Tullo v. R.J. Reynolds (West Palm Beach, Florida).
A Palm Beach jury awarded $4.5M in damages to the wife of a smoker who died of lung cancer.
In his closing argument, plaintiff attorney Steven Hammer of the Schlesinger Law Offices reminded the jury "The word 'responsibility' has been talked about a lot in this case...You've heard the defendants, through their people, through their corporate executives, their CEOs, their Presidents, say that 'We take on responsibility for the health of the American public.' You heard they said that back in 1954. And they repeated that constantly through the years...We're asking you...to hold [the four Tobacco defendants Philip Morris, R.J. Reynolds, Lorillard, and Liggett] to that responsibility that they said that they would undertake back in 1954 in the Frank Statement, and all those years thereafter."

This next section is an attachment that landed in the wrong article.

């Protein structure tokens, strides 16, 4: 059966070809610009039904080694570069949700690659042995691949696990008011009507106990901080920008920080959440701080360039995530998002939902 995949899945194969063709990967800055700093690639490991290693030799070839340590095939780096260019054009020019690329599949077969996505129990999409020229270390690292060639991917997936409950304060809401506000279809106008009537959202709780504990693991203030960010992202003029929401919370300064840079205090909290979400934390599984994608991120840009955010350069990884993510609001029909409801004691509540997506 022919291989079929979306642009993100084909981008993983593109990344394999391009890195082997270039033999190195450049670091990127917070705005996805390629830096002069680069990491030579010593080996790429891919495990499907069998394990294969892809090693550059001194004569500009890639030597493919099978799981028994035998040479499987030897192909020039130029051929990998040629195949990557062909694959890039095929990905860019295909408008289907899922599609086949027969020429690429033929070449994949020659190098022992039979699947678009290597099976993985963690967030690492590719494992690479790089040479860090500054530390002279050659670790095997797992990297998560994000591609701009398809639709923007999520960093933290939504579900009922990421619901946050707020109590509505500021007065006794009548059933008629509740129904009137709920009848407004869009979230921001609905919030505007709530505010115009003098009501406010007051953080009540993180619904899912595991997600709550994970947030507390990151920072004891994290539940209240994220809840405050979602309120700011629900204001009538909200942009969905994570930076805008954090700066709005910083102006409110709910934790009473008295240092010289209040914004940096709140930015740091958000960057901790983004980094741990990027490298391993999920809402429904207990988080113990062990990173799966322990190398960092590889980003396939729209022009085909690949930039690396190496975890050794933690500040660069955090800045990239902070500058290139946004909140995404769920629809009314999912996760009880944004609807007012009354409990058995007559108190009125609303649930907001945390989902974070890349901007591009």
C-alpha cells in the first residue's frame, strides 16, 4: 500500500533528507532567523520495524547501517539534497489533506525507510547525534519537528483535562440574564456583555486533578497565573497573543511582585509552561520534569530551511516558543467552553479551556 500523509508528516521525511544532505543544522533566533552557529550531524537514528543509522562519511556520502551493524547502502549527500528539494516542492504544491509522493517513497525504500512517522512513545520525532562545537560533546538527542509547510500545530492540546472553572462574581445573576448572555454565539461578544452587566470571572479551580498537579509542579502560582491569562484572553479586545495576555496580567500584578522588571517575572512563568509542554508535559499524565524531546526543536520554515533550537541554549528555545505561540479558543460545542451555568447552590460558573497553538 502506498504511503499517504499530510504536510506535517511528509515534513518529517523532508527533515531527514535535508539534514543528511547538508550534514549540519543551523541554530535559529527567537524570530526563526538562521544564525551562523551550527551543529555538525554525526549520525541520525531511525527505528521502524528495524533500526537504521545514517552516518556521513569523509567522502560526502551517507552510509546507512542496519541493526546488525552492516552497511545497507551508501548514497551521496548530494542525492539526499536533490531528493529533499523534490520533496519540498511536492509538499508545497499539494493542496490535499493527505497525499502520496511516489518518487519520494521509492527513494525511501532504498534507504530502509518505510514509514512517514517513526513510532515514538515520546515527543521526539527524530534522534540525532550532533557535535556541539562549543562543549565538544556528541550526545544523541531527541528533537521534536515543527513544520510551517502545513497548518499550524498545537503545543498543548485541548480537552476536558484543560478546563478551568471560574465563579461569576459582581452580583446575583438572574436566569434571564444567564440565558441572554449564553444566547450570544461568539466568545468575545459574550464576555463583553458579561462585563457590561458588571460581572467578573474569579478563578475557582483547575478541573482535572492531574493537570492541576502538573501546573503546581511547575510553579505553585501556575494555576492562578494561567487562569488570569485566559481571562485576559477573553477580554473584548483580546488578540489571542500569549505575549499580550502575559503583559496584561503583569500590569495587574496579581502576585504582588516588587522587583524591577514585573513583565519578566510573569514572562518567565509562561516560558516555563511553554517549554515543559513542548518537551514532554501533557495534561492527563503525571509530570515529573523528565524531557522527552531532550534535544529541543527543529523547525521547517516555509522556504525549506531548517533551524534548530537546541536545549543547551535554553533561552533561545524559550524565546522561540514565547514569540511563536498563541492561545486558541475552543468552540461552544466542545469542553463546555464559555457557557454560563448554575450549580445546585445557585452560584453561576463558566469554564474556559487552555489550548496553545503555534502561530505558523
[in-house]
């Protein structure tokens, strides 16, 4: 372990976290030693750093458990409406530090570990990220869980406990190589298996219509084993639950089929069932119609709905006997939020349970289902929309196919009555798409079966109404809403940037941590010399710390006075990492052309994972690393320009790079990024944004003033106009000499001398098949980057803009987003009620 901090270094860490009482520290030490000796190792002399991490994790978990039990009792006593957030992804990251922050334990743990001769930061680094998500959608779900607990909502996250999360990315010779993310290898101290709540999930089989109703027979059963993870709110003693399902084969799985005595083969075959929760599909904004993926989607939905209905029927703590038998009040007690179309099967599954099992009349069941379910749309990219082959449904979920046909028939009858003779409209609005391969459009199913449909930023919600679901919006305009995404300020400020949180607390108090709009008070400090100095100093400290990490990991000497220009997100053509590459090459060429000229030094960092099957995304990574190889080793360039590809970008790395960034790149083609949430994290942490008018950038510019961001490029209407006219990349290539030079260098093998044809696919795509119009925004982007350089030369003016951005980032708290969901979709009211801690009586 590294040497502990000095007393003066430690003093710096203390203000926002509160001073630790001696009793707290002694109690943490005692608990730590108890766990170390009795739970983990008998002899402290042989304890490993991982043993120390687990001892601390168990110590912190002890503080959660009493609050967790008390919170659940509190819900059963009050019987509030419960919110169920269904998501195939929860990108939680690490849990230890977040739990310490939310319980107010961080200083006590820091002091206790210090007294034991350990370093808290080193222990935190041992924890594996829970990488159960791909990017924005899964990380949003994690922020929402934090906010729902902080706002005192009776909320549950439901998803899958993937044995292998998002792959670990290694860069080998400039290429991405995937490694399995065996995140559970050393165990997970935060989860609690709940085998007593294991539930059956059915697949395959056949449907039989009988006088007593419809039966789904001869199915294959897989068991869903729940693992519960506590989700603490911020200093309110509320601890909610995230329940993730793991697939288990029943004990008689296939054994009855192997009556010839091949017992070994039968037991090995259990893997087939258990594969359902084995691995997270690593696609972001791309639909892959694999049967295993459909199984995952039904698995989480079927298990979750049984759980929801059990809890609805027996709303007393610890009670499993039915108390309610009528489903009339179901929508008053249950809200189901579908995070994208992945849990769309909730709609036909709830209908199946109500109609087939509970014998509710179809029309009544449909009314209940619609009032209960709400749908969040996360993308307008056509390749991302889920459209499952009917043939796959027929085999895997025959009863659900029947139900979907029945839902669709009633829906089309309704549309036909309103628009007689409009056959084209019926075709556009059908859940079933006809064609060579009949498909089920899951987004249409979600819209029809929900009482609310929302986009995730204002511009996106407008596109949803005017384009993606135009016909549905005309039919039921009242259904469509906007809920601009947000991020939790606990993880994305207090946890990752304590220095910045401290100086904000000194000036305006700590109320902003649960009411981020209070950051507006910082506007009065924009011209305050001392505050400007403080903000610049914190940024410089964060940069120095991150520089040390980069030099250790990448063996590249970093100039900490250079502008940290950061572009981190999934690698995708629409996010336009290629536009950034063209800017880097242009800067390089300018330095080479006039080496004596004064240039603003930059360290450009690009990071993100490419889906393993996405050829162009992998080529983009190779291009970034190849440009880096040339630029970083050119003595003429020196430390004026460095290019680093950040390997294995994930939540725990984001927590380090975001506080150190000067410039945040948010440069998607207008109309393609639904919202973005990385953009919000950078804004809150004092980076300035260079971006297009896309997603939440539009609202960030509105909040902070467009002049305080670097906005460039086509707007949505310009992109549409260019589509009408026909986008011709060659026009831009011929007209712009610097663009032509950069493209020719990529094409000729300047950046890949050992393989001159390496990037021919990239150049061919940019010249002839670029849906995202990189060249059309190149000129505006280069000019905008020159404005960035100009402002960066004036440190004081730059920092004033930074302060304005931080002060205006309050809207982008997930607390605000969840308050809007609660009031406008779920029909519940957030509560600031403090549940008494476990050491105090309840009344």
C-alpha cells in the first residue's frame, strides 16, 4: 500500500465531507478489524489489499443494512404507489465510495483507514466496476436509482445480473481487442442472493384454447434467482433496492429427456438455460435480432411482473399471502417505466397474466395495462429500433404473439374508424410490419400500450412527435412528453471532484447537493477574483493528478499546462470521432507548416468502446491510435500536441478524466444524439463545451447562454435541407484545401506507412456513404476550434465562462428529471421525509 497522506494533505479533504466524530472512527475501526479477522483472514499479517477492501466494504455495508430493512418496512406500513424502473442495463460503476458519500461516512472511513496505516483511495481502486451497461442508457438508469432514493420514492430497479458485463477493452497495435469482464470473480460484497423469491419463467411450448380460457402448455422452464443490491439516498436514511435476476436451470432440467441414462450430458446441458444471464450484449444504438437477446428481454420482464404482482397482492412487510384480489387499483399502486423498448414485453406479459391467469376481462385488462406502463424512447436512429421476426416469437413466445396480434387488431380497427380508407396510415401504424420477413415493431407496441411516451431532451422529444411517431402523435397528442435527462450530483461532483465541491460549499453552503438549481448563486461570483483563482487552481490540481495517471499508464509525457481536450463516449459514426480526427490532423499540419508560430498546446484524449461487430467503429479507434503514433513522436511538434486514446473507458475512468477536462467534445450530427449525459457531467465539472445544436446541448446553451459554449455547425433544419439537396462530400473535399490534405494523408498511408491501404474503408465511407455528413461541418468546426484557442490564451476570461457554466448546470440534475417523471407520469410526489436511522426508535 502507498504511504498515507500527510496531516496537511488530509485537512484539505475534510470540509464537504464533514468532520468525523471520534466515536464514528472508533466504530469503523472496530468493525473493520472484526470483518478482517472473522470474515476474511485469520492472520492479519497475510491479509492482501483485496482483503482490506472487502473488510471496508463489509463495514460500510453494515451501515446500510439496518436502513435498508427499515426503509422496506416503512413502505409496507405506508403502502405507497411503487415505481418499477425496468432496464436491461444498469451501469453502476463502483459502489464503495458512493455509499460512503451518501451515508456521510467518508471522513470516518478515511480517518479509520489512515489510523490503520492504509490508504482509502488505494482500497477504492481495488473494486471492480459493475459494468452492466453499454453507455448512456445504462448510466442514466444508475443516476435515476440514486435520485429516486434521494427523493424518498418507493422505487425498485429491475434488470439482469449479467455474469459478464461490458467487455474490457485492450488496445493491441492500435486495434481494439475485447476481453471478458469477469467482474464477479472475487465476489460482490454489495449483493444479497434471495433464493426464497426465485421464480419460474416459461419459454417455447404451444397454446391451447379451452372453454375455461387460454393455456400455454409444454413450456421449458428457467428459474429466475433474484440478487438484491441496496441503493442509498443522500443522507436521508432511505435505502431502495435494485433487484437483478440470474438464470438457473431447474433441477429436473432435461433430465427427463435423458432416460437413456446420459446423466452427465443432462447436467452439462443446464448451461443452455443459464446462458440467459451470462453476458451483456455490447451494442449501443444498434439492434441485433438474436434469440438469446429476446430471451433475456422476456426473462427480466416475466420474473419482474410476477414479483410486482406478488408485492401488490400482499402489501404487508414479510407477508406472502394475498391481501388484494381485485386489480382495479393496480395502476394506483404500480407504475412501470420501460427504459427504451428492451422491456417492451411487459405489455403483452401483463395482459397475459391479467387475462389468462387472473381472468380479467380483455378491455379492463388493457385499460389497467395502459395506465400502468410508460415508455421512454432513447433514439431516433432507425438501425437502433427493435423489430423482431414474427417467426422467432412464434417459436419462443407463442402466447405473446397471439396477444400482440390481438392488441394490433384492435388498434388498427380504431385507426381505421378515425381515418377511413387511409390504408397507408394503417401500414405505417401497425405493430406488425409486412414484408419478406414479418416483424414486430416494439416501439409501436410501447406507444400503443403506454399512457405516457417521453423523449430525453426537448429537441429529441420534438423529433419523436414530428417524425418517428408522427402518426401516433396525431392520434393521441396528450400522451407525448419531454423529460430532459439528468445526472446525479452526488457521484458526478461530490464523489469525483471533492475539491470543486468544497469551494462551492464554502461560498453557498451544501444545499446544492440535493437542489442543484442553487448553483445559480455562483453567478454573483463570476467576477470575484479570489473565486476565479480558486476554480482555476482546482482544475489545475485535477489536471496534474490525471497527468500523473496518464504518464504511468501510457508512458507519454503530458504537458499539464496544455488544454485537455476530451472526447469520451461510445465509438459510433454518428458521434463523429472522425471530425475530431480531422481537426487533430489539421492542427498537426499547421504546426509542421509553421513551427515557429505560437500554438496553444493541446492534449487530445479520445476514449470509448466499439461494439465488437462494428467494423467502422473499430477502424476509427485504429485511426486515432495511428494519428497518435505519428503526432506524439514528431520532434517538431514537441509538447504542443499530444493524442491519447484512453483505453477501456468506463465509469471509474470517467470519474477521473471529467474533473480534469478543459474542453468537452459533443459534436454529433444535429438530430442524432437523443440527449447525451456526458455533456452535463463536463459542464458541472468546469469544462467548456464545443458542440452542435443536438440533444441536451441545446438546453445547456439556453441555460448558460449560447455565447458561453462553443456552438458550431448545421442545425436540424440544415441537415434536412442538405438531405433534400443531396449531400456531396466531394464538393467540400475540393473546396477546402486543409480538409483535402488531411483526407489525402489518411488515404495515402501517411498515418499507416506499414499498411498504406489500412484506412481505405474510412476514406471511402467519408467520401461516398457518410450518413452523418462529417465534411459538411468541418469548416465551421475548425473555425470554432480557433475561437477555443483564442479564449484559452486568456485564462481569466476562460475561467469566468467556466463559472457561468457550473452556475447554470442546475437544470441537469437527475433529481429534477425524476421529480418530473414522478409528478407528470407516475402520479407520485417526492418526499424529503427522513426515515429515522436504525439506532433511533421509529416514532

In his closing argument on behalf of R.J. Reynolds, Jones Day's Steven Geise told the jury that there was not enough evidence to justify a conclusion that Mr. Tullo had smoked RJR's brands -- Lucky Strike, Camel, and Pall Mall -- for any significant period of time.
The jury found that addiction to cigarettes was the legal cause of Mr. Tullo's death, but only as to Philip Morris, Lorillard, and Liggett, not R.J. Reynolds. The jury assigned fault as follows: 45% to Mr. Tullo, 45% to Philip Morris, 5% to Lorillard, and 5% to Liggett. The jury awarded $3M for past damages, and $1.5M for future damages. The jury did not find the requisite liability to support a punitive damages award.